Skip to main content

Building the Future: Students Explore the Diverse World of Construction Trades

The annual Trades Night event shatters preconceptions and stereotypes, creates interest in a wide array of skilled trades, and gives students a look at the careers and options available to them.

Video file

It’s no secret: the construction industry is hungry for young, diverse talent. One way to bring fresh faces into construction is to invest in getting in front of students at younger ages.

That includes big-scale solutions such as introducing skilled trades to students in elementary, middle and high school. The Associated Builders and Contractors—Inland Pacific Chapter (ABC—IPC) Trades Night event, held Oct. 12, 2023, at Ferris High School in Spokane, Washington, brought together more than 40 employers, educators and training partners to offer students and parents a first-hand look at construction trades-related jobs and opportunities.

An alliance of ABC—IPC, the local business community and the Spokane School District are working hard to show children of all ages—and their parents—that manufacturing and construction industries have many fulfilling, stable and high-paying jobs, and to shatter any preconceived notions they might hold about trades careers while creating a newfound fascination for the industry.

The distinctive sounds of excited chatter, laughter and cheering could be heard when approaching the high school. Over 500 students from seven high schools, six middle schools and 34 elementary schools in Spokane County and surrounding counties eagerly engaged in interactive booth displays and hands-on activities that demonstrated trades—from welding, framing, HVAC and glazing to heavy equipment operation and more—to talk with industry professionals and find out why they chose a career in construction and the trades and connect for internships, career opportunities and scholarships.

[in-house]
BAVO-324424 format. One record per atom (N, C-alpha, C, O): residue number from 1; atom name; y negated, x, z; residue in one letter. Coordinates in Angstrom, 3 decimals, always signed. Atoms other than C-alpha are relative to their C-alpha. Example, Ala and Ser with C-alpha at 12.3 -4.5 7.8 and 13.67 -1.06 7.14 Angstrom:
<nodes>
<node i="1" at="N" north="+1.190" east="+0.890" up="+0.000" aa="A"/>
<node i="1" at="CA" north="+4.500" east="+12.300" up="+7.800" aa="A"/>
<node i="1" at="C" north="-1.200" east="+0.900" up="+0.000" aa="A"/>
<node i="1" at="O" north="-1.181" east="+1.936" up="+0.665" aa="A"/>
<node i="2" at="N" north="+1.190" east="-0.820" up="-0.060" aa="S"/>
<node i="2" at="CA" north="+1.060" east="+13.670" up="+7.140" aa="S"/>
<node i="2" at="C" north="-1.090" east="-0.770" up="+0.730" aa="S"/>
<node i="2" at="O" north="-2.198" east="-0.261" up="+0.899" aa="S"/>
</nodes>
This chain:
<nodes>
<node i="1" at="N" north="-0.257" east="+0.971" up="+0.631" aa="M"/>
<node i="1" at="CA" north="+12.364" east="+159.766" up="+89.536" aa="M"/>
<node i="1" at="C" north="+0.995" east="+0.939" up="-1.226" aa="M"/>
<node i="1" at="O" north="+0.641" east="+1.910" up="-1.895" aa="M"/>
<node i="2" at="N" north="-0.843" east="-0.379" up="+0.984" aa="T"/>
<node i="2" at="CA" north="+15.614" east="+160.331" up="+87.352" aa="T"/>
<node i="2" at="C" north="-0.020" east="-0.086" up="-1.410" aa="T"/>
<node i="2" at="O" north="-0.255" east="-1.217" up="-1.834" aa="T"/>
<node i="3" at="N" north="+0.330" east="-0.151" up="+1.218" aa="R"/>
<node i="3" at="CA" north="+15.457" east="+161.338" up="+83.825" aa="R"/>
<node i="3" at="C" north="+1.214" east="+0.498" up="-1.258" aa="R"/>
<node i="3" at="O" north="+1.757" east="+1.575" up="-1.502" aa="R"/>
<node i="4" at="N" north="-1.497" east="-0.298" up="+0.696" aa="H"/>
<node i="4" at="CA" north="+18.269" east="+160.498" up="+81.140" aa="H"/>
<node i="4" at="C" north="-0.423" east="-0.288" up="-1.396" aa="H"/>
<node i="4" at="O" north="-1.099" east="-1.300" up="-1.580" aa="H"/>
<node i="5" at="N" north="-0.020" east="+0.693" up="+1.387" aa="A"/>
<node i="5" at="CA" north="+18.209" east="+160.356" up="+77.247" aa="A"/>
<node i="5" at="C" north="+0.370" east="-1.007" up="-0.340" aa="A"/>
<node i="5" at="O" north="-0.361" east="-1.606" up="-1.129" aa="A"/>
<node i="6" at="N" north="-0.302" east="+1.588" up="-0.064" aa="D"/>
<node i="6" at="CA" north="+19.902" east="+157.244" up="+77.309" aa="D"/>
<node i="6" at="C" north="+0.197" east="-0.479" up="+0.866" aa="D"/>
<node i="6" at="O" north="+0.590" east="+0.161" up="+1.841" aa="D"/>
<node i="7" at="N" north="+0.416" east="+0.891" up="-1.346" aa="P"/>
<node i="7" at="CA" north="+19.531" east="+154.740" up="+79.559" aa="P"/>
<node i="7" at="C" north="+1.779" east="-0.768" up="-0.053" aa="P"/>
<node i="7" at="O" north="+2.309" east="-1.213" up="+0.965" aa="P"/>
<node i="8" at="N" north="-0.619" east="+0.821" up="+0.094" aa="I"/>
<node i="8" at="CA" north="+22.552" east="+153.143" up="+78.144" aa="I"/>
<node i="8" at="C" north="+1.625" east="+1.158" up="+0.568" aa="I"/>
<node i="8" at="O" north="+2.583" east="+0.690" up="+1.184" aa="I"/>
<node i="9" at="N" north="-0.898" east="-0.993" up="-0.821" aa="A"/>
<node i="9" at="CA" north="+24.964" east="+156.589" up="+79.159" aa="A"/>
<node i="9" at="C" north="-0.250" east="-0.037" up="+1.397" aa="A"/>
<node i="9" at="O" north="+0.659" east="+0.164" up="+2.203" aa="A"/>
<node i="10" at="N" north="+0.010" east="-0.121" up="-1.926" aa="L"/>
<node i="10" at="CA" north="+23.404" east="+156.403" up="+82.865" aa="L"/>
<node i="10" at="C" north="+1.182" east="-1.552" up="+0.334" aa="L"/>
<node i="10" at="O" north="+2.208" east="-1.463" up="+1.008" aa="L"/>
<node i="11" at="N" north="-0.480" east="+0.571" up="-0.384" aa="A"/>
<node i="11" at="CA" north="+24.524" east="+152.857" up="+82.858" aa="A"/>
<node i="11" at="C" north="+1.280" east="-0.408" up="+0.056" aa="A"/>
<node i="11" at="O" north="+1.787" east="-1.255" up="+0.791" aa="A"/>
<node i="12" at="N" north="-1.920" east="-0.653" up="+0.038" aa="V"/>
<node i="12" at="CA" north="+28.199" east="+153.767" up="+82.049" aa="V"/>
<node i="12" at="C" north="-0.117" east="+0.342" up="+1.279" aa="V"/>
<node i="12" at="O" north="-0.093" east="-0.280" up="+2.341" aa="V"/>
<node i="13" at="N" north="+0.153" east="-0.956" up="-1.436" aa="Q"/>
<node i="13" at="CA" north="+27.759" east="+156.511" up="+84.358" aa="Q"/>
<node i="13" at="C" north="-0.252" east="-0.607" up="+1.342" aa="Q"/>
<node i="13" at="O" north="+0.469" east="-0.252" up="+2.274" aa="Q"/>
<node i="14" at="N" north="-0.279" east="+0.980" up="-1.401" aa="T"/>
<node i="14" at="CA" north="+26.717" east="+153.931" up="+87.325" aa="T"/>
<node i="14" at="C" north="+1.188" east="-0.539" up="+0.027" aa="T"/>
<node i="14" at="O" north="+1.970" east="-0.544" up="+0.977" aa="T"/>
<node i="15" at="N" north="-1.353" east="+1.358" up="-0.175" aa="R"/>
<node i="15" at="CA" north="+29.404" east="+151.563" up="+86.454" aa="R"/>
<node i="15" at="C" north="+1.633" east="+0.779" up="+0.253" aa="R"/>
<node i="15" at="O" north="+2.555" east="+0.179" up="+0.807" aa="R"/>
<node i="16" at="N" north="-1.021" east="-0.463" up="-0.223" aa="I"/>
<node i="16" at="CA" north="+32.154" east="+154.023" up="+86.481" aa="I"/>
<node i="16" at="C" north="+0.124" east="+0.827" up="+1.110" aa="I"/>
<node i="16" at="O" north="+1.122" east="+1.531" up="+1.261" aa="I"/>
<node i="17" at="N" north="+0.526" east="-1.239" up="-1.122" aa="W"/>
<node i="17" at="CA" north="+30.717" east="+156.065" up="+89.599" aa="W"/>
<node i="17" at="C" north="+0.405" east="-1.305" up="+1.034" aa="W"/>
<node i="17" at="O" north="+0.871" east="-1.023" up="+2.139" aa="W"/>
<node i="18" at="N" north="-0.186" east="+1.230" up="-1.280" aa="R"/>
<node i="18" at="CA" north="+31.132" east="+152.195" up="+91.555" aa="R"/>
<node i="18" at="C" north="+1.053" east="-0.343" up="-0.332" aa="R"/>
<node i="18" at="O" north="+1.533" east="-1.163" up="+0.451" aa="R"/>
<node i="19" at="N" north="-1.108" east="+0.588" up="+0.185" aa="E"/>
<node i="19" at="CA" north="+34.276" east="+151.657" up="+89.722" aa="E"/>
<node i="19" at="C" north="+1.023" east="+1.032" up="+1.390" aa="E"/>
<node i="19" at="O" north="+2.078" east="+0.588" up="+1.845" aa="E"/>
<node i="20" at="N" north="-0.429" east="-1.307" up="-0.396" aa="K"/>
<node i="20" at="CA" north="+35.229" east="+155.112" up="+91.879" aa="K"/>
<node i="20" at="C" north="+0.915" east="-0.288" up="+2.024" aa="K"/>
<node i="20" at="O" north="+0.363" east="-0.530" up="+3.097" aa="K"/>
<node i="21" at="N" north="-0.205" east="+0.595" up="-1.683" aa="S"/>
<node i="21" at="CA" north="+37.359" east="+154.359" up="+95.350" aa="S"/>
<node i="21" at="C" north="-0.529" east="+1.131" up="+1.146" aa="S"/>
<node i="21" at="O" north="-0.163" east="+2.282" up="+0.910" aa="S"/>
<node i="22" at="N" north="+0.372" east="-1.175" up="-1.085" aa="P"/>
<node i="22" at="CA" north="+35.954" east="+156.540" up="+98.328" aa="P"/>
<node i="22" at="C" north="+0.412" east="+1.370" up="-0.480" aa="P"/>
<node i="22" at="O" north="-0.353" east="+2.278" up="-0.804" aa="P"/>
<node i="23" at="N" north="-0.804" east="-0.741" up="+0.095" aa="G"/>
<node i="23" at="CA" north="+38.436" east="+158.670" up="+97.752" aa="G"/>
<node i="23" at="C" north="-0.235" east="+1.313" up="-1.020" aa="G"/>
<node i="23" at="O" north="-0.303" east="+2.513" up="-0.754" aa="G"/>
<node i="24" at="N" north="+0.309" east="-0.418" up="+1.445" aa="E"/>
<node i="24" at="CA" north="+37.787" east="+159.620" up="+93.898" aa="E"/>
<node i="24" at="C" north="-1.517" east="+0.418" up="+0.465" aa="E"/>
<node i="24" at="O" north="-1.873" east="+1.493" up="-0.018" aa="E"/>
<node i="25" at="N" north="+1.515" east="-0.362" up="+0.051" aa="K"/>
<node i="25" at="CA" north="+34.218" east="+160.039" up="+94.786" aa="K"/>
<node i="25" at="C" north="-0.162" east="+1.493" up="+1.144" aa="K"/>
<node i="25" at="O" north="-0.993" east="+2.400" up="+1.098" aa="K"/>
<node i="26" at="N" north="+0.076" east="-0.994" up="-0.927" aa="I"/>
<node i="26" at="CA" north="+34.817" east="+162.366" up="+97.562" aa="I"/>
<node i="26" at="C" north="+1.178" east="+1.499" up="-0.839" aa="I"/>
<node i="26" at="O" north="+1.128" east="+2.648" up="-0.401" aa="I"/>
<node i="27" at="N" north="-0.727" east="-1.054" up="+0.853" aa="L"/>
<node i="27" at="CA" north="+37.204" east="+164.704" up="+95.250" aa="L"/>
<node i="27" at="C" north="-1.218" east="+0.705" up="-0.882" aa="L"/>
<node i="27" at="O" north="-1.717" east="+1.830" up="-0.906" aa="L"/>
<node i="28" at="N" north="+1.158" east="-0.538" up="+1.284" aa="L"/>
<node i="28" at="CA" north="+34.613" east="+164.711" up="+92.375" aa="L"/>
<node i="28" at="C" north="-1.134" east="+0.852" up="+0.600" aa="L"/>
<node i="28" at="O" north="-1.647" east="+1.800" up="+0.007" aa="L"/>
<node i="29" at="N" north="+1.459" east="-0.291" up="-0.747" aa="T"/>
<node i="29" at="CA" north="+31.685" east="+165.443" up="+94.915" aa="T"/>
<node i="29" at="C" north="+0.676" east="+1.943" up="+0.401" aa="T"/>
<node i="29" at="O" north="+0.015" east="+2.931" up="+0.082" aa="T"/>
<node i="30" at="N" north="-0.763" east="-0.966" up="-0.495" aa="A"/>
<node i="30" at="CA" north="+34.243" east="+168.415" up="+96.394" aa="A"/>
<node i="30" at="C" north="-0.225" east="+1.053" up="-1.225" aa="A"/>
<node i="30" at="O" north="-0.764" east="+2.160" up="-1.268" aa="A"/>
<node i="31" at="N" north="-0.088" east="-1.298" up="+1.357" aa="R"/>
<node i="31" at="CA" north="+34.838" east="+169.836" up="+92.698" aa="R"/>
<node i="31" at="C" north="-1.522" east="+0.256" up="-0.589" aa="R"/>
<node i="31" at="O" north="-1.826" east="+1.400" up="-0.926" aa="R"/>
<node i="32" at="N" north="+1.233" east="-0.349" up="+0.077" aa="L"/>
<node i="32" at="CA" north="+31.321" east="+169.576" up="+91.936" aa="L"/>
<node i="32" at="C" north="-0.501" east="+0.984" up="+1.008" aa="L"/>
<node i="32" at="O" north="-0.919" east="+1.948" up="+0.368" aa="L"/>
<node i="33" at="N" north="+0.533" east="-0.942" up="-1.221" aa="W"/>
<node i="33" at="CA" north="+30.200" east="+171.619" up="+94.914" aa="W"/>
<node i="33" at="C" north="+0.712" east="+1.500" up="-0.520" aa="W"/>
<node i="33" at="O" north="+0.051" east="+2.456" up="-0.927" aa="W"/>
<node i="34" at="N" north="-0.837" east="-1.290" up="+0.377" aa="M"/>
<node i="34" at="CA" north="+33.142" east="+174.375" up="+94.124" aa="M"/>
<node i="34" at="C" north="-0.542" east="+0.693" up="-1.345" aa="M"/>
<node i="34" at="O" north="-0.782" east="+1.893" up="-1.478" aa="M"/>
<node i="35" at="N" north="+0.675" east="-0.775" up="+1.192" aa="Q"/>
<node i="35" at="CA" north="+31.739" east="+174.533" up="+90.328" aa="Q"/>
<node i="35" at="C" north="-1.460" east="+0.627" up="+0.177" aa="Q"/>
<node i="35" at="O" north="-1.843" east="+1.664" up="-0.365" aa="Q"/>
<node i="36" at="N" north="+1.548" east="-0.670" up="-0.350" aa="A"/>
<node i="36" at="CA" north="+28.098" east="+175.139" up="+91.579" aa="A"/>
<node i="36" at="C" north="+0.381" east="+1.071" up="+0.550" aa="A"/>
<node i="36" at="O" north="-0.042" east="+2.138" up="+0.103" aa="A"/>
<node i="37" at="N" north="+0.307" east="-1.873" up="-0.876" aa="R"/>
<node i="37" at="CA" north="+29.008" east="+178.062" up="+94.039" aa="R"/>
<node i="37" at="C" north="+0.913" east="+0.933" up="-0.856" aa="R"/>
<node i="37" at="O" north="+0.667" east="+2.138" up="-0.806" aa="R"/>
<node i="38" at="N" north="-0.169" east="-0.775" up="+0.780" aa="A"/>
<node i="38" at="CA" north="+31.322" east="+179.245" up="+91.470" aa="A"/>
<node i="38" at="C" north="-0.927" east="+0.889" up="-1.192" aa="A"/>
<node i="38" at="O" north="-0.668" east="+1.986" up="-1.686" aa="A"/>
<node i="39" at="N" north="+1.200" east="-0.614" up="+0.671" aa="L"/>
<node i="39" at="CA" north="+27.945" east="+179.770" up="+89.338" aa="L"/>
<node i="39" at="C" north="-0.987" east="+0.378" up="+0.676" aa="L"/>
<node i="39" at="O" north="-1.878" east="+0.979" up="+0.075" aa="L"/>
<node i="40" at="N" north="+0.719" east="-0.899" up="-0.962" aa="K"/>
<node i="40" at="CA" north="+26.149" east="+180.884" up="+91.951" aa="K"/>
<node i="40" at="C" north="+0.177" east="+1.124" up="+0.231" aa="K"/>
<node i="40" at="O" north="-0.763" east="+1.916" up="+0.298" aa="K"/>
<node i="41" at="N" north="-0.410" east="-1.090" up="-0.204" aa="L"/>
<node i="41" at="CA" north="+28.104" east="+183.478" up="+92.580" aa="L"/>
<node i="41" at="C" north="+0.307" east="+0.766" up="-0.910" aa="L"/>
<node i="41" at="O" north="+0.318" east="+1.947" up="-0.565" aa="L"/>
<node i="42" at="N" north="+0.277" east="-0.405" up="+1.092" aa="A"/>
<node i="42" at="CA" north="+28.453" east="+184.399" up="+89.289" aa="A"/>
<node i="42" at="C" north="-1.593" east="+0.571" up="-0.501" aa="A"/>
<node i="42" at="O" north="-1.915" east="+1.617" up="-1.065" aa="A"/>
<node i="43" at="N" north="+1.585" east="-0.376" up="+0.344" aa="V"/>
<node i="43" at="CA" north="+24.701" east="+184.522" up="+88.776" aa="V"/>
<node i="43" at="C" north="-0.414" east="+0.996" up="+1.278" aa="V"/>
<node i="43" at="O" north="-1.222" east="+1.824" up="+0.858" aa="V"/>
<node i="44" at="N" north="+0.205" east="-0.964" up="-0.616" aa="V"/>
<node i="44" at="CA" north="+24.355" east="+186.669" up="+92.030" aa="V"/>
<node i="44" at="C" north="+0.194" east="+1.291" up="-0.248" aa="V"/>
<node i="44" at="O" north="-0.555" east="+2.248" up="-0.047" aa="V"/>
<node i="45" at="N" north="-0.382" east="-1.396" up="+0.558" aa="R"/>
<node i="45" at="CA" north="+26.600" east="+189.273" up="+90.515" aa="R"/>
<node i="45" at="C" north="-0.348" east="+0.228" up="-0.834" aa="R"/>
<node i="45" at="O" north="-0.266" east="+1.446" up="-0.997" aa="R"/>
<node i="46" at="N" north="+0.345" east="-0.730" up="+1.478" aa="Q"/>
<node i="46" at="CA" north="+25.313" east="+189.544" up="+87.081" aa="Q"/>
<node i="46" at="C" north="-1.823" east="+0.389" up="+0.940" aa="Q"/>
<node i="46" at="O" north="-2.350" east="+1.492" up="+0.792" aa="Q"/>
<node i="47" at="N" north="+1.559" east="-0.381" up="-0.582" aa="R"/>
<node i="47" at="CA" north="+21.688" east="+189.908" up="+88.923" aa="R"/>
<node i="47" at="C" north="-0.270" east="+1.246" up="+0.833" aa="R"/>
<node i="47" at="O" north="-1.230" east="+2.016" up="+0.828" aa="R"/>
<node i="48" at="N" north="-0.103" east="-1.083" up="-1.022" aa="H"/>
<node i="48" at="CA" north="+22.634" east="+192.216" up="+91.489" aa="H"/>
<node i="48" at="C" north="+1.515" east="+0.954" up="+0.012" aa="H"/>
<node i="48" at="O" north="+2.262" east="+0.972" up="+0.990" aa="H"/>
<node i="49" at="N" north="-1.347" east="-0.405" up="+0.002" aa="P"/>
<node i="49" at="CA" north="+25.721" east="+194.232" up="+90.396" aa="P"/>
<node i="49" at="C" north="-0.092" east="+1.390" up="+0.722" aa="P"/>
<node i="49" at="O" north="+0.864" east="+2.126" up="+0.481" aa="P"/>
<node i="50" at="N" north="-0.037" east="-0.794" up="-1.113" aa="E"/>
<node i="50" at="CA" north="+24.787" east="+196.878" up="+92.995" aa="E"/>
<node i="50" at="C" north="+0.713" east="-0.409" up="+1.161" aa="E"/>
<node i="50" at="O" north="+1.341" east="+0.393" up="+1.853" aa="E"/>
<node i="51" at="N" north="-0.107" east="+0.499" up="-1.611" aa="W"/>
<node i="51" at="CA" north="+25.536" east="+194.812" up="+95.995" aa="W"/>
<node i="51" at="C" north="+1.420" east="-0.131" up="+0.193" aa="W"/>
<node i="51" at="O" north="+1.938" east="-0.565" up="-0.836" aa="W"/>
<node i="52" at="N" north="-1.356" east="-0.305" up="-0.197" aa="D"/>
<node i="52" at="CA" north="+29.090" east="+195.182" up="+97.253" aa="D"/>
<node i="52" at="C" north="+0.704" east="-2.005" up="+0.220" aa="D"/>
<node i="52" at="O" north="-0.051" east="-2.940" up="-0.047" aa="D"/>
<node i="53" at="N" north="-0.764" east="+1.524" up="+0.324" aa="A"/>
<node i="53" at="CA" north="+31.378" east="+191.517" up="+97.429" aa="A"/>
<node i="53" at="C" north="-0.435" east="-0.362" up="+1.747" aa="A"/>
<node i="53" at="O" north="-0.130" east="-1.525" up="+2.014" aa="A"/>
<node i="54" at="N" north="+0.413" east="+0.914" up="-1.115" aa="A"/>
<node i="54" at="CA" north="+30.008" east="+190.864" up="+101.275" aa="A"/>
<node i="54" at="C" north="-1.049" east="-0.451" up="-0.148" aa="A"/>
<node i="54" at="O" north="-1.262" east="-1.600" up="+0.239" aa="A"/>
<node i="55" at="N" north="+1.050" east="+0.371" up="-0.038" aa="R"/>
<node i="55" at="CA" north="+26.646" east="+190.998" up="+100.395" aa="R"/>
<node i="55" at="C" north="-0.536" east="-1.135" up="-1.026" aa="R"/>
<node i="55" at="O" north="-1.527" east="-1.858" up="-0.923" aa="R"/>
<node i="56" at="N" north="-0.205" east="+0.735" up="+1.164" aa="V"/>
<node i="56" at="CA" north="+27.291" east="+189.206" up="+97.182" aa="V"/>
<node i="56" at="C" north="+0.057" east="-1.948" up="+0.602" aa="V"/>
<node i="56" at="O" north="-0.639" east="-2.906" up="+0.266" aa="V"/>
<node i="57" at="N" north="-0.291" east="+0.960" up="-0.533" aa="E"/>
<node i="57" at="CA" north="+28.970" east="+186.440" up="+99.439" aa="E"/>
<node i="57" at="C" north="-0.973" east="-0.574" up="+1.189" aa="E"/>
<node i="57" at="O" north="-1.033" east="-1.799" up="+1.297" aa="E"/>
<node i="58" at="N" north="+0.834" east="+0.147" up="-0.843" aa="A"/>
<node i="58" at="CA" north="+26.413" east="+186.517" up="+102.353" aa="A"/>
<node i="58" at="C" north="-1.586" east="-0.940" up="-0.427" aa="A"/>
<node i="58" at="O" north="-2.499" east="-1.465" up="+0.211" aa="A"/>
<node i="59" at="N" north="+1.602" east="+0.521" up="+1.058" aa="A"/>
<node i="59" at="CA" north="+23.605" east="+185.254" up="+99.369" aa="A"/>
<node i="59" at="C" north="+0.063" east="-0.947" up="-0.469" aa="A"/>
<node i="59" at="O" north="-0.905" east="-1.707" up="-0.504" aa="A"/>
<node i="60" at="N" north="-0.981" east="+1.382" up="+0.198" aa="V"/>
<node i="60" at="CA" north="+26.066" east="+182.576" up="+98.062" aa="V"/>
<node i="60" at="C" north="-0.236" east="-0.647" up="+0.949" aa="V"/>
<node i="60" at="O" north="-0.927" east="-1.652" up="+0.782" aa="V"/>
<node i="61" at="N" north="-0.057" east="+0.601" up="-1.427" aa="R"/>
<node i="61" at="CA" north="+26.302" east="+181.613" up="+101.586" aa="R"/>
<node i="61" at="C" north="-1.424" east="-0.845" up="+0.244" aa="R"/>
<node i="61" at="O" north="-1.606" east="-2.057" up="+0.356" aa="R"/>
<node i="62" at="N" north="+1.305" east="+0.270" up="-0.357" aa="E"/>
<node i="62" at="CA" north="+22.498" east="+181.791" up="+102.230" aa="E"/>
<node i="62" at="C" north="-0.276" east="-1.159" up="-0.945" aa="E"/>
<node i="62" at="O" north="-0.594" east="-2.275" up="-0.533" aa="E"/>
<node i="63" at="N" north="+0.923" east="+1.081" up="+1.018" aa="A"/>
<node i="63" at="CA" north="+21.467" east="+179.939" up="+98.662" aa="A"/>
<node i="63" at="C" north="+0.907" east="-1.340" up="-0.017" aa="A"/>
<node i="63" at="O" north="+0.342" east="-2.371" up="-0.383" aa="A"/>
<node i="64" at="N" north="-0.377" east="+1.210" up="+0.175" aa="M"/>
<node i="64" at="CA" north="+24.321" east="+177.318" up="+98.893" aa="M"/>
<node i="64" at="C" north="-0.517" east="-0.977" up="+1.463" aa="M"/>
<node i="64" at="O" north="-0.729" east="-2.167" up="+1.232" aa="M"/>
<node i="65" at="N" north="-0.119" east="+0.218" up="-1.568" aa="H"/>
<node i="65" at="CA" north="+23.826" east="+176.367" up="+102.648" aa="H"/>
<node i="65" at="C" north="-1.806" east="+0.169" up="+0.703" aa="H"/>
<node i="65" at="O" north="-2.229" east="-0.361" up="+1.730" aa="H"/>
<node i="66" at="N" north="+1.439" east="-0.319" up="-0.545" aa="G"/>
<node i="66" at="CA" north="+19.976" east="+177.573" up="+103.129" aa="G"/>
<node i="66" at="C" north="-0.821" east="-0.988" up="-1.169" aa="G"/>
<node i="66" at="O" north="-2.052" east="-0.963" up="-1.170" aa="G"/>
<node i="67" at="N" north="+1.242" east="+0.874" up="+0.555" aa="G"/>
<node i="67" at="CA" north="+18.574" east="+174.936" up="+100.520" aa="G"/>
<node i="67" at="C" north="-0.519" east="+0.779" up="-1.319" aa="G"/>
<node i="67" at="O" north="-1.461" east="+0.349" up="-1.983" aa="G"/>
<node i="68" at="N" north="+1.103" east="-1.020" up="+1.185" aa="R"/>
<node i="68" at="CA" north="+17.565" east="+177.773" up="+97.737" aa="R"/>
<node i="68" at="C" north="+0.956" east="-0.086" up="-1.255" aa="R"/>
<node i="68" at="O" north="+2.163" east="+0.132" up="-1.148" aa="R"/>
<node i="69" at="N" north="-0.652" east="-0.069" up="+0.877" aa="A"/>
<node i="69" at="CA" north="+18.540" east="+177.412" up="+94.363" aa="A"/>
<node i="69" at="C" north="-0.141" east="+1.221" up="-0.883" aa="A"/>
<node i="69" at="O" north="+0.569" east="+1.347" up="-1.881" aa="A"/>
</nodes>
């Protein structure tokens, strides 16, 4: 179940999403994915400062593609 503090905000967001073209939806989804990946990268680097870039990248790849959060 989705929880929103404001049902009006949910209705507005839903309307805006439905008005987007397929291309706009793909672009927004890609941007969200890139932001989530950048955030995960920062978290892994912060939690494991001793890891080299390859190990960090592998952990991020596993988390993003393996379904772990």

As I stepped into the event venue, I was greeted with a wave of enthusiasm, innovation and excitement. Here are some illuminating takeaways from my first eye-opening experience at a construction trades event and how it transformed my perspective.

Trades Night participants

1. Overcoming preconceptions

As I walked into the event, I was struck by the impressive exhibits and machinery displays that surrounded me. I was equally surprised to see that the usual stereotypical "blue-collar" beliefs about the construction trades—all brute force and heavy machinery—has morphed into a fusion of art and science, an engaging balance between skill, knowledge and teamwork. It's not all about manual labor, and numerous roles, from project management and design to sustainability and safety are stressed and embraced.

2. Increasing diversity

The event was a microcosm of the shifting construction industry, not only showcasing a wide array of trades but attracting a varied range of students. Elementary-school-aged girls riding in scissor lifts, bending pipe and lifting panes of glass with suction vacuum lifters. Middle-school boys trying out VR wear, casting concrete, and operating mini excavators and boom lifts. The diversity of careers available is astounding, and it's inspiring to see how the industry is embracing different skill sets and backgrounds.